How To Transition From Disposable Diapers To Cloth Diapers, According To An Expert

by Mishal Ali Zafar

Once you become a parent, you realize the immense amount of resources you go through with a baby, especially when it comes to disposable diapers. They can end up costing you a pretty penny and they aren’t exactly Earth-friendly. If you're looking at alternatives for both your wallet's and the planet's sake, you may want to know how to transition from disposable diapers to cloth diapers.

It sounds like a simple switch, but you should expect a shift to your normal routine. According to What To Expect, while cloth diapers are more eco-friendly, cost effective, and skin friendly, they can also be a little messier than disposables and require more upkeep, like frequent washing. So before you transition, be prepared for the changes to your diapering schedule and practices.

If you’re worried about the switch, it’s completely understandable. Romper spoke with Jessica Zablan, owner of The Birth & Baby Company, who says that transitioning from disposable diapers to cloth diapers can be scary and overwhelming when you realize how many different options there are. She suggests you do a little YouTube research to find which ones to choose. “You can watch videos on what they are, what they look like, how they work and what you need for them."

Because not all cloth diapers are equal, Zablan recommends getting a few different styles, because as your baby grows, their fit might change. “I loved prefolds and covers in the early stages,” says Zablan, “then went on to the All In Ones, then to All In Two systems, which we used until potty training.”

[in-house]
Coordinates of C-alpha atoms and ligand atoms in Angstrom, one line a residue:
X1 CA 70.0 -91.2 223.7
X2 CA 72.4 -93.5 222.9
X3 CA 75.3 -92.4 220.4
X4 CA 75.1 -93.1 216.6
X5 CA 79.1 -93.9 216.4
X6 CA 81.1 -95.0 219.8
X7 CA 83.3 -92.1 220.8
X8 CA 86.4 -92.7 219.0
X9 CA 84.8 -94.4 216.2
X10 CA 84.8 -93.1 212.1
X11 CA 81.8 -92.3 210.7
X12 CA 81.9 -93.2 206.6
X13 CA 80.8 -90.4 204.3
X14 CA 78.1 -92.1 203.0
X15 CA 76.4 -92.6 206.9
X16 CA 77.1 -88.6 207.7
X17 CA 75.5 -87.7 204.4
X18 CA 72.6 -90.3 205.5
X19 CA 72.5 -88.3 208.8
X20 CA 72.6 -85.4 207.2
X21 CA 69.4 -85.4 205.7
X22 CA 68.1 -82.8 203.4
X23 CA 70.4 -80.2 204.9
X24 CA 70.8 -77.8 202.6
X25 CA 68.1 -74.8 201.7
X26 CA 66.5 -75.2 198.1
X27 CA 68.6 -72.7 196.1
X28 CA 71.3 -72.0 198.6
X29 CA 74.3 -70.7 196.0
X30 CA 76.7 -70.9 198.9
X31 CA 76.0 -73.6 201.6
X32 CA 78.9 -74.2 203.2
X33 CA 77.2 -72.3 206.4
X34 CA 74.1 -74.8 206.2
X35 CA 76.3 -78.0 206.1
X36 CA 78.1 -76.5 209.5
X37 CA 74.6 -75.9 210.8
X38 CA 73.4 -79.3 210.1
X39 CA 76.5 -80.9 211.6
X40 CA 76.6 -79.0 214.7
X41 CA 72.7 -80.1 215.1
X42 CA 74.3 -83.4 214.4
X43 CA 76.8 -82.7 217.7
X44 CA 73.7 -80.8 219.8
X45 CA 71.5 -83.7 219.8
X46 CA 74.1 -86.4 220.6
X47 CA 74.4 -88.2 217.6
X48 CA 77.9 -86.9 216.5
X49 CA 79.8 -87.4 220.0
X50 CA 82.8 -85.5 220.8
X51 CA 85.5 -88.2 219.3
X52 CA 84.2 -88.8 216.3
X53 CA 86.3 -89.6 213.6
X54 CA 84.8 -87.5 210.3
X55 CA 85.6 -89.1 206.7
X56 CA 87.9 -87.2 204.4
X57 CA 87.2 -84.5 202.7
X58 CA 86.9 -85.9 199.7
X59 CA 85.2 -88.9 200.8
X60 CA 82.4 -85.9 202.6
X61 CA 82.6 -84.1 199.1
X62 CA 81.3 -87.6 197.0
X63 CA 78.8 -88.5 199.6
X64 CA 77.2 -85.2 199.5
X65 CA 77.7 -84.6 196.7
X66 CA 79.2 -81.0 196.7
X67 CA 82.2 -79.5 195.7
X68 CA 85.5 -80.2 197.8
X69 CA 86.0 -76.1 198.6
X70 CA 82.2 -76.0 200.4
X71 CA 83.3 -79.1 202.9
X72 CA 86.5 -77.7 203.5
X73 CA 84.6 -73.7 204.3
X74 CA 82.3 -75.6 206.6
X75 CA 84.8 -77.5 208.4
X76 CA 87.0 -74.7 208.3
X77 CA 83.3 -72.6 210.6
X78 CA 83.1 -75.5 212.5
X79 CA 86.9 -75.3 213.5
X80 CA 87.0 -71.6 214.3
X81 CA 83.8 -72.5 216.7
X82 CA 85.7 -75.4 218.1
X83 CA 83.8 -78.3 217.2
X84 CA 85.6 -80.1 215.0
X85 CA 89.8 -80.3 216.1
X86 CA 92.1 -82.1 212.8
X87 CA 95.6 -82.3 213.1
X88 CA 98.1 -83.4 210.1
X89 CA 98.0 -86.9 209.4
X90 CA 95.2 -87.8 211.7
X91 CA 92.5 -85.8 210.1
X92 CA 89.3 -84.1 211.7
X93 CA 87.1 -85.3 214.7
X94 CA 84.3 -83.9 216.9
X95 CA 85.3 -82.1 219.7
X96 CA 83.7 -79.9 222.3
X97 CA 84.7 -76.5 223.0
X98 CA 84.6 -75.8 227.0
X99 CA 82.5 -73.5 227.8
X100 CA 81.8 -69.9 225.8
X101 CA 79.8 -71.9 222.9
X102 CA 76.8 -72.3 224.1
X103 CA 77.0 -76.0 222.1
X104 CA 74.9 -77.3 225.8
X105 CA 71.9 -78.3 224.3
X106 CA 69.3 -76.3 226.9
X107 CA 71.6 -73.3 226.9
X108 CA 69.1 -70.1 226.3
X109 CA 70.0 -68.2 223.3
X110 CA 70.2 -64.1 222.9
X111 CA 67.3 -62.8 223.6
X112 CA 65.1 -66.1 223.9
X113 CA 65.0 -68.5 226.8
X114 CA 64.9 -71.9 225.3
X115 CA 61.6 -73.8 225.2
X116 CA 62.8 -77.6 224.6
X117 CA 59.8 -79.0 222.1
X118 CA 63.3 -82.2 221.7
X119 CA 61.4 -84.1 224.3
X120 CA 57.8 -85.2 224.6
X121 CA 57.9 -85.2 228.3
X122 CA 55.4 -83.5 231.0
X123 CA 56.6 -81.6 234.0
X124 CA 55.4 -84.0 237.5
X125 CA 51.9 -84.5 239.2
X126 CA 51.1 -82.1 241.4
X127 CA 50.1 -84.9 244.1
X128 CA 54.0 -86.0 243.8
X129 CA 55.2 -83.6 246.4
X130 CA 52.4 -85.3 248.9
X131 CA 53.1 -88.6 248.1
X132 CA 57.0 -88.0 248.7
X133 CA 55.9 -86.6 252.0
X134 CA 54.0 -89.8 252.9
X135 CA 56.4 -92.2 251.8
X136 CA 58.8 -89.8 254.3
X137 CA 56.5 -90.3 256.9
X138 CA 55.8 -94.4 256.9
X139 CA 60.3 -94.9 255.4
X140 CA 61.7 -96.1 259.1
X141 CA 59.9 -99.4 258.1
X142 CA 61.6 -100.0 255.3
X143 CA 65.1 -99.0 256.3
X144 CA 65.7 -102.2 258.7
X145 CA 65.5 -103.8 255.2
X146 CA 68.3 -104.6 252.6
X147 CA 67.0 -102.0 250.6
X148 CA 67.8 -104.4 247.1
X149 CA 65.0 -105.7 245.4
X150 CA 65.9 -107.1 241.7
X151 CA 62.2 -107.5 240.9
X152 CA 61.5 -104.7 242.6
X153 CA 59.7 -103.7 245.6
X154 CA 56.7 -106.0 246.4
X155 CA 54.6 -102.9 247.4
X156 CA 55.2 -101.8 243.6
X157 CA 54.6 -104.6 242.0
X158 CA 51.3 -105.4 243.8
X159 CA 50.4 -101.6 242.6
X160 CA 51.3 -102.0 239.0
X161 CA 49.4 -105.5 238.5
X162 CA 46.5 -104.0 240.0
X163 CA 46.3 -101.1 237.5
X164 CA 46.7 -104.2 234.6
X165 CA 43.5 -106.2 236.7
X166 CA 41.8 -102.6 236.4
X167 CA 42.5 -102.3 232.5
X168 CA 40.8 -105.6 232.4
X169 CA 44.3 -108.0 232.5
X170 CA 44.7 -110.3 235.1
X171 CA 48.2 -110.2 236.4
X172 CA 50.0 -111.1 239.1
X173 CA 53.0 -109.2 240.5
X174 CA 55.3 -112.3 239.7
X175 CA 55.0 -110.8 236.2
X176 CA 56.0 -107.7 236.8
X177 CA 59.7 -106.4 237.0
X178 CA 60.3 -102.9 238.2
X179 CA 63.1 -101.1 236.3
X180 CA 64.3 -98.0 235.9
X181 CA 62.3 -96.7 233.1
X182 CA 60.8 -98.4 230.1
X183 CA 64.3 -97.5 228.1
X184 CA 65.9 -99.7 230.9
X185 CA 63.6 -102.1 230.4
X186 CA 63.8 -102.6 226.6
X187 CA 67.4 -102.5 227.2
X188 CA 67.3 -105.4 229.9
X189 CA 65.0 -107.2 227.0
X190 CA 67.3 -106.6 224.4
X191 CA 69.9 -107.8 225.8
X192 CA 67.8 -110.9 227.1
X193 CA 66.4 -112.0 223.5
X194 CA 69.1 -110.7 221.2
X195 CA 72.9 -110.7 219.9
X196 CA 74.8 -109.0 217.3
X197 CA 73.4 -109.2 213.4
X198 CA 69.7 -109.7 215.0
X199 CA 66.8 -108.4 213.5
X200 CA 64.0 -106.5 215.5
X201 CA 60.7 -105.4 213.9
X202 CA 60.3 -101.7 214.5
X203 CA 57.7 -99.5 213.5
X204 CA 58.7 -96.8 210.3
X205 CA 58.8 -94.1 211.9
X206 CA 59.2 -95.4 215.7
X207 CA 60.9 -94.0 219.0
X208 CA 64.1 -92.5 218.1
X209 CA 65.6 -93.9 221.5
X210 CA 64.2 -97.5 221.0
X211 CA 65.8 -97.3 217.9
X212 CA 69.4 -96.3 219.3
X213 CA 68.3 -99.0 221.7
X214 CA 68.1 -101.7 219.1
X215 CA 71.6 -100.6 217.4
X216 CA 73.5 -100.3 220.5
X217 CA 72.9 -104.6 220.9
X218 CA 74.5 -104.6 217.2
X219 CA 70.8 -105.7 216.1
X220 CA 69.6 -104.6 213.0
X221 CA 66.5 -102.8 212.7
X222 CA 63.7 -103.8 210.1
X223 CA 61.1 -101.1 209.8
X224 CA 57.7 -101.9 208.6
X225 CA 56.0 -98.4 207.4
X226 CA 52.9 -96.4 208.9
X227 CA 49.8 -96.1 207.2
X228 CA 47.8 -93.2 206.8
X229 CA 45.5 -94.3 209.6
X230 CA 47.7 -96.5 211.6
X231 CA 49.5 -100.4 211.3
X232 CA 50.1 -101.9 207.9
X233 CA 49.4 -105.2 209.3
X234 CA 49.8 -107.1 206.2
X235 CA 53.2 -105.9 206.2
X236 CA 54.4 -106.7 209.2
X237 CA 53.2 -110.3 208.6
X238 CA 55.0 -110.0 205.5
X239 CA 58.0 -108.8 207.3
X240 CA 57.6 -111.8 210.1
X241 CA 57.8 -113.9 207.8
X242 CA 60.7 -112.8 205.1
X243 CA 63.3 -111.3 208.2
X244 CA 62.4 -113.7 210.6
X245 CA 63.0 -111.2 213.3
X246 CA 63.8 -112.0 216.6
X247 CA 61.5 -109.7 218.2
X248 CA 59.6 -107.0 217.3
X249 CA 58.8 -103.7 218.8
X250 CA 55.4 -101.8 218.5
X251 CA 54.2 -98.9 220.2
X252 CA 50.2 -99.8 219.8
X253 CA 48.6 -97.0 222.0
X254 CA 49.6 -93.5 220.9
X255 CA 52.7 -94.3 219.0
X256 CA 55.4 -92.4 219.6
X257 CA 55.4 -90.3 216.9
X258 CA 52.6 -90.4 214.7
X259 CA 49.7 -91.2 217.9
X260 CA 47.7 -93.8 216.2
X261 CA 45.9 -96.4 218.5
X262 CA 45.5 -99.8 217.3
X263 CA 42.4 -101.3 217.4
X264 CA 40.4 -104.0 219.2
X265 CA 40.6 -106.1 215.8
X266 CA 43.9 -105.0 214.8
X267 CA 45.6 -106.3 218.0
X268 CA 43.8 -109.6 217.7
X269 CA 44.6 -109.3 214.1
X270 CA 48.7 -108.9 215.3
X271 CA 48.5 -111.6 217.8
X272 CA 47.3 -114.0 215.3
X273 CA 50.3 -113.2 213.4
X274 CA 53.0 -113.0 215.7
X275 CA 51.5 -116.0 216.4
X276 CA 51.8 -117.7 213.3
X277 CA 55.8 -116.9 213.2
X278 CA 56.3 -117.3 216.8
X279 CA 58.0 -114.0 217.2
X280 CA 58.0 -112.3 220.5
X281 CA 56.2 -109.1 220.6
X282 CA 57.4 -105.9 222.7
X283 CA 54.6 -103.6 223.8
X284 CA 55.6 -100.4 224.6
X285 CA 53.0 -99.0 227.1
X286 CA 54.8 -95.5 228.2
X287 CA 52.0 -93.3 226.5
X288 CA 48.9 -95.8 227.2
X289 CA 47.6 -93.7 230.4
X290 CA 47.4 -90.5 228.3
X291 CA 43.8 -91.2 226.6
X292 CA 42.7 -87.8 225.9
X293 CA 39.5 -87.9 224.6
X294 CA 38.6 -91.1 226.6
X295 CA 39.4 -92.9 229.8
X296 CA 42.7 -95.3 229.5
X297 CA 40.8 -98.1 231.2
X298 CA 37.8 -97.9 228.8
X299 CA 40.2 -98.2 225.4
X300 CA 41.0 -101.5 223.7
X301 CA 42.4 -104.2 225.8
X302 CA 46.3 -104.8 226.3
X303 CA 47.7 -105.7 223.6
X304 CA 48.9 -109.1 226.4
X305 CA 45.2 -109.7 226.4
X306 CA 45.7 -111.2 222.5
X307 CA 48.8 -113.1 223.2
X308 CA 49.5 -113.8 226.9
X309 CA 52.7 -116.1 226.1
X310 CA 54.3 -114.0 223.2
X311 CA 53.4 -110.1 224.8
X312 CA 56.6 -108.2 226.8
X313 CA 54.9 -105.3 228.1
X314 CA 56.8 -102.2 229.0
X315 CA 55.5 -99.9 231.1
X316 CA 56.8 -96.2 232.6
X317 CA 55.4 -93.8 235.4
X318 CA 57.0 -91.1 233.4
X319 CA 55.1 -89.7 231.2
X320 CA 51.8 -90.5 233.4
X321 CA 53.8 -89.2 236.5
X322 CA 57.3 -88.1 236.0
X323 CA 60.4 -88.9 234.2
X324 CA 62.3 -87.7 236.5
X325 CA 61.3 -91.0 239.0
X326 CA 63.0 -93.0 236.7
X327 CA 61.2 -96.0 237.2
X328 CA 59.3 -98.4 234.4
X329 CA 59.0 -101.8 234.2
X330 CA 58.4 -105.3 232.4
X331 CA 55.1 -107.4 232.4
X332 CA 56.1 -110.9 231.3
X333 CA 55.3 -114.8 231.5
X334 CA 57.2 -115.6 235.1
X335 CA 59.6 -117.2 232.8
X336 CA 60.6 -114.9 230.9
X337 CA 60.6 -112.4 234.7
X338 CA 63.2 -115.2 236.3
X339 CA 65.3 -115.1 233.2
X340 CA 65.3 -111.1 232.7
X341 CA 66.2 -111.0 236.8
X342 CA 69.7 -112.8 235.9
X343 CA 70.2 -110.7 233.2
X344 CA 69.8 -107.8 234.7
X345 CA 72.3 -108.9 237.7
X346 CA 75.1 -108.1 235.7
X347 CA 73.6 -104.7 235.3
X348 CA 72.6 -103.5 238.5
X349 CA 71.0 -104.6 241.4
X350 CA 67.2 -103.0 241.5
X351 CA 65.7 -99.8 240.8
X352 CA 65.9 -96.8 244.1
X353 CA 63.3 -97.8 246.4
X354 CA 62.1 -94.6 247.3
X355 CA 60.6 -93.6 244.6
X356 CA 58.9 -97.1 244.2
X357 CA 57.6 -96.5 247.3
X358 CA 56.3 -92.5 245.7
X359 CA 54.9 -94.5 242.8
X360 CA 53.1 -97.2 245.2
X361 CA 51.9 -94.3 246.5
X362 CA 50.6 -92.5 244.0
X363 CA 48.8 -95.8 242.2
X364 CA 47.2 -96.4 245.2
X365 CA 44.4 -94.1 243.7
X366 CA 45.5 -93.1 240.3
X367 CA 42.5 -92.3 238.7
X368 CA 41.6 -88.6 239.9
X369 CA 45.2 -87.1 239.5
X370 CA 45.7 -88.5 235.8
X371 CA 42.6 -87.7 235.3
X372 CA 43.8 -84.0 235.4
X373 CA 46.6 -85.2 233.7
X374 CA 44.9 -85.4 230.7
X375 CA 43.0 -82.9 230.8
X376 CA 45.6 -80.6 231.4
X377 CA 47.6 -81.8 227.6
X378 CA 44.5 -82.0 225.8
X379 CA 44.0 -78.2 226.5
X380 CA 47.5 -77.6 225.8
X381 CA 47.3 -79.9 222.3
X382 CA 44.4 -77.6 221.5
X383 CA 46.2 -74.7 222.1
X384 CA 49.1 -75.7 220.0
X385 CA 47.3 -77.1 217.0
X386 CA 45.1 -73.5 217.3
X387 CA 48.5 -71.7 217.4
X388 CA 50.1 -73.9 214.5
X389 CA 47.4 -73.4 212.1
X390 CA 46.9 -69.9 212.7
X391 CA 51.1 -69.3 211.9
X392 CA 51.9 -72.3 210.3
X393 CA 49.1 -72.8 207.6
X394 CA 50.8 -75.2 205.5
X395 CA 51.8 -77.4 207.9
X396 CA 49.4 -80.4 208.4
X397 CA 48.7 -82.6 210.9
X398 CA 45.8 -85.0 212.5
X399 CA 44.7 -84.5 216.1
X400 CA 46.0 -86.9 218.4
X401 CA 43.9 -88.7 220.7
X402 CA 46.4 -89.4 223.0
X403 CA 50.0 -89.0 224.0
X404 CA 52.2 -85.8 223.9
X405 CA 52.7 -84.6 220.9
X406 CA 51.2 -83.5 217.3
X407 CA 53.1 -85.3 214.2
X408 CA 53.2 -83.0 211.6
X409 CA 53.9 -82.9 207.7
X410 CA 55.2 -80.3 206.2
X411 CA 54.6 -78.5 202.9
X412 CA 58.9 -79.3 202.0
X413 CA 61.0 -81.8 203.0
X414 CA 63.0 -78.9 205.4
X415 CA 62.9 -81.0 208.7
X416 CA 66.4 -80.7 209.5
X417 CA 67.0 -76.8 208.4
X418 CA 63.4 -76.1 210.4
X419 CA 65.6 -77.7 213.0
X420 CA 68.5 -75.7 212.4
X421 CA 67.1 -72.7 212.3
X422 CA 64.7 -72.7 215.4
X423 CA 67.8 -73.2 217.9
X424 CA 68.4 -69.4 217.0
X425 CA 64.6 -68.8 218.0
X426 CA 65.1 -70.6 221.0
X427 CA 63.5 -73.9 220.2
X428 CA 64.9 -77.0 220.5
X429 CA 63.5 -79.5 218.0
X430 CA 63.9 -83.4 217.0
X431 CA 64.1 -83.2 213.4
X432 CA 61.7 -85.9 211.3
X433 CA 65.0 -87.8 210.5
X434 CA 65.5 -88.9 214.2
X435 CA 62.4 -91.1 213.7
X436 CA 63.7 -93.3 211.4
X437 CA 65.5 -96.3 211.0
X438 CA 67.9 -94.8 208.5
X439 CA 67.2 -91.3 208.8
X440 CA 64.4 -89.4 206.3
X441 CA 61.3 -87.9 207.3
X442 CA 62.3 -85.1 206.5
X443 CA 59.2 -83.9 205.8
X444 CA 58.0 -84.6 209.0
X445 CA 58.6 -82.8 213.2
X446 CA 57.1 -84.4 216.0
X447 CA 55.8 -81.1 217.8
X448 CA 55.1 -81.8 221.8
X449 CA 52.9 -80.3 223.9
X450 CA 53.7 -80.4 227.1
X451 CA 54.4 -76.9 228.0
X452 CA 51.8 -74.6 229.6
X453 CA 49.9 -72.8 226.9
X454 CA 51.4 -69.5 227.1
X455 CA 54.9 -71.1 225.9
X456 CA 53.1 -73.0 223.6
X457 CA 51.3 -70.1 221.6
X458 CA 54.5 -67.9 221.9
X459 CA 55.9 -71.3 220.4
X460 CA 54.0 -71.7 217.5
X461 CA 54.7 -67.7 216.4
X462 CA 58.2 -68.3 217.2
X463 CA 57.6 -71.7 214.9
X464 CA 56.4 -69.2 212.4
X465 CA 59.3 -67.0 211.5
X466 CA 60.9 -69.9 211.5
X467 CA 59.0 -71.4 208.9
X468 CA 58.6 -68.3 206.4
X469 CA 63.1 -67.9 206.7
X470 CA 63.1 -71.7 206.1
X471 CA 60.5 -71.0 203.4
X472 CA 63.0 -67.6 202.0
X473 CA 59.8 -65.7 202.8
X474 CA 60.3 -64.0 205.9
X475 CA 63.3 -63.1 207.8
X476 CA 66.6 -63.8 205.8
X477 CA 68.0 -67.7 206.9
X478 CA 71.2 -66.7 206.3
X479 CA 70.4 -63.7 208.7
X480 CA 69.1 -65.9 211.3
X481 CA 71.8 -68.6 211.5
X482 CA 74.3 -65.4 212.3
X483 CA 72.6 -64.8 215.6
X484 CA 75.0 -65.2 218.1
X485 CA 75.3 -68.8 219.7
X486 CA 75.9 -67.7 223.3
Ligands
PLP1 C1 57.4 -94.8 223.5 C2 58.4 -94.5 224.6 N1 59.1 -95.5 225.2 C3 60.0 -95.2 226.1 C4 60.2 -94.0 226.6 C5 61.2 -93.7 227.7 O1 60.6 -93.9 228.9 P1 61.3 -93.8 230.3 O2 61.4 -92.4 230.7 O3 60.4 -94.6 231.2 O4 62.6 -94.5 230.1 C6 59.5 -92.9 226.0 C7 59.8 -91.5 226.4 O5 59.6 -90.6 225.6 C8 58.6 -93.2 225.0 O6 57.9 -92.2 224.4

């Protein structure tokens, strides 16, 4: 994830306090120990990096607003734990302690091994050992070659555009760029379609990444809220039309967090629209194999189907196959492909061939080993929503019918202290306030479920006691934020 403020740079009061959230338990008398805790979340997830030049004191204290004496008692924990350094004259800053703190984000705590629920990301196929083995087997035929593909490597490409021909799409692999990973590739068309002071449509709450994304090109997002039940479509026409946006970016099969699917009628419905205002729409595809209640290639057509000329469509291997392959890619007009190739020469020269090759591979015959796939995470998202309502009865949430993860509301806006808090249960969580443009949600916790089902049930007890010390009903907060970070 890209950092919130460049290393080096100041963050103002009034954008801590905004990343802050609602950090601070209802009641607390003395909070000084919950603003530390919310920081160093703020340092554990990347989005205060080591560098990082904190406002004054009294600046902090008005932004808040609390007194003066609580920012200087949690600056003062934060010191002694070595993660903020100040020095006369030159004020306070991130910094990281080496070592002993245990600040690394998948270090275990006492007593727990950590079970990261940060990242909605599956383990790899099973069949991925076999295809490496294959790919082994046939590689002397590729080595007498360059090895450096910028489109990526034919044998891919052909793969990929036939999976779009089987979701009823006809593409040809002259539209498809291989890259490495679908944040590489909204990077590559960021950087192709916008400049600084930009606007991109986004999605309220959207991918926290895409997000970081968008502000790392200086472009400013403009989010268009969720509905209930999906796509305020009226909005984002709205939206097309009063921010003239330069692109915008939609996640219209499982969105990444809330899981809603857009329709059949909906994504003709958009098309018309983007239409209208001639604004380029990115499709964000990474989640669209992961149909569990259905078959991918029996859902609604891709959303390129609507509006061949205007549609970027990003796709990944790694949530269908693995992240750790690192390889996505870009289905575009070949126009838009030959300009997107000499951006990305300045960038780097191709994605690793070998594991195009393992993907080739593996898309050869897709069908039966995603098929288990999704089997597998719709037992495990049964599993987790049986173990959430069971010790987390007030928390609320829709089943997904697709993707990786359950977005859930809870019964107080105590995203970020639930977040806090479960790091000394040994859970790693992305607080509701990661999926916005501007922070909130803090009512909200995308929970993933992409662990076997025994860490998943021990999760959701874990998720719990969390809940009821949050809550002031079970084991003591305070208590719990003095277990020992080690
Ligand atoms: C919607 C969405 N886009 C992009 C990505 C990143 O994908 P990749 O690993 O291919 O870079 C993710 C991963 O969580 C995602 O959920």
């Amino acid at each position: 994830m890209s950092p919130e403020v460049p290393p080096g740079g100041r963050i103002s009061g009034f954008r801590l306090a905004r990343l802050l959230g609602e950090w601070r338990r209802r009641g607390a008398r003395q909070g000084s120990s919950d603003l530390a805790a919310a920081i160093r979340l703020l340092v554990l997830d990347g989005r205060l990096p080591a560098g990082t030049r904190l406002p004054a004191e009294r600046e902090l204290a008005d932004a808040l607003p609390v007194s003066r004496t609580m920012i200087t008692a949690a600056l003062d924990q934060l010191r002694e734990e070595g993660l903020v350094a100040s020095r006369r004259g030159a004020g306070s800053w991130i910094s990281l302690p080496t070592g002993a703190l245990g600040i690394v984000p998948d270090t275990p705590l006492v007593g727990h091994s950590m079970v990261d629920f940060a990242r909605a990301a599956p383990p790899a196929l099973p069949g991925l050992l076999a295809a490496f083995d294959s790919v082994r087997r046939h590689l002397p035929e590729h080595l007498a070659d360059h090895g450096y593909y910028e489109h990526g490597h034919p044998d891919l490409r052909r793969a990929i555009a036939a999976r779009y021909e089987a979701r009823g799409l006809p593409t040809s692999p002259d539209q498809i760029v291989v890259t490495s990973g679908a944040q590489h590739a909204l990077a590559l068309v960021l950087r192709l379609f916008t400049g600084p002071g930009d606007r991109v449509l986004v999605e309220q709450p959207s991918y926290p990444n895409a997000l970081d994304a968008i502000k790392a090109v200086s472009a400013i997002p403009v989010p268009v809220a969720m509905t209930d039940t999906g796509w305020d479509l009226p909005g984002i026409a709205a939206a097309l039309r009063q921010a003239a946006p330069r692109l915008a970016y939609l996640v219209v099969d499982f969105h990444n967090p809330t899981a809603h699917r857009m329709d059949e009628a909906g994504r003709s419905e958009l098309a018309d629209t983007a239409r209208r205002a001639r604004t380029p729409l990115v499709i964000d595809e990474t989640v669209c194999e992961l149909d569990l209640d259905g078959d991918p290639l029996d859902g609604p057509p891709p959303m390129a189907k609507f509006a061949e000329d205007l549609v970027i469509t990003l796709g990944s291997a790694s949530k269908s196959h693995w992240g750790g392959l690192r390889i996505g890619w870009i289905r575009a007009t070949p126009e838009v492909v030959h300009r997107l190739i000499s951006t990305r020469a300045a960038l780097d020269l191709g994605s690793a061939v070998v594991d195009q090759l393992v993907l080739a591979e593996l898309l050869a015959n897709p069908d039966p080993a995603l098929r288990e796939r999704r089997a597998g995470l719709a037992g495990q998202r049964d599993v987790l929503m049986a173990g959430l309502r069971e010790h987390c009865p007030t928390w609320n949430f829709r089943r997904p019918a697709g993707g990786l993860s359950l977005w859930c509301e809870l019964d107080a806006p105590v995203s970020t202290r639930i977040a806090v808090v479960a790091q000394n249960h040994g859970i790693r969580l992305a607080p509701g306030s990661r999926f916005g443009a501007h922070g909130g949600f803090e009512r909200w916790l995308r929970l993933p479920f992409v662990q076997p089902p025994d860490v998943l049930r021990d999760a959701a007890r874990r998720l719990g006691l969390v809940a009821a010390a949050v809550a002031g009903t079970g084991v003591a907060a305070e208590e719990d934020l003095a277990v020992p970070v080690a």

Once you get your cloth diapers, you’ll need to pre-wash them, and then obviously wash them when they get dirty. Zablan explains that it’s important to know if you have soft or hard water coming to your home, so that when you wash the cloth diapers, you can use the appropriate soap to clean them. “Coming up with a wash routine can be trial and error,” she says, “but the most common wash routine is to cold rinse without soap, then hot wash with soap, rinse with warm water, and then dry.”

Another thing you may be concerned about when switching to cloth diapers is rashes or skin reactions. According to Thinking About Cloth Diapers, sometimes babies can get rashes from cloth diapers due to the type of detergent you are using (chemicals and fragrances could cause a reaction) or if you haven't been washing them properly. The website also explained that because cloth diapers need to be changed more frequently, infrequent diaper changes could lead to a rash, too. You'll need to make sure to find a gentle detergent and follow the proper wash routine to avoid skin irritation.

Zablan also suggests looking for local Facebook groups that can help you understand your water type, and local cloth diaper stores that will give you the chance to check out the diapers in person. Transitioning to cloth diapers may seem like a lot, but the benefits they will bring to your wallet and the Earth are considerable, too. It just takes a little bit of prep work and a little scheduling to make it work for you and your family.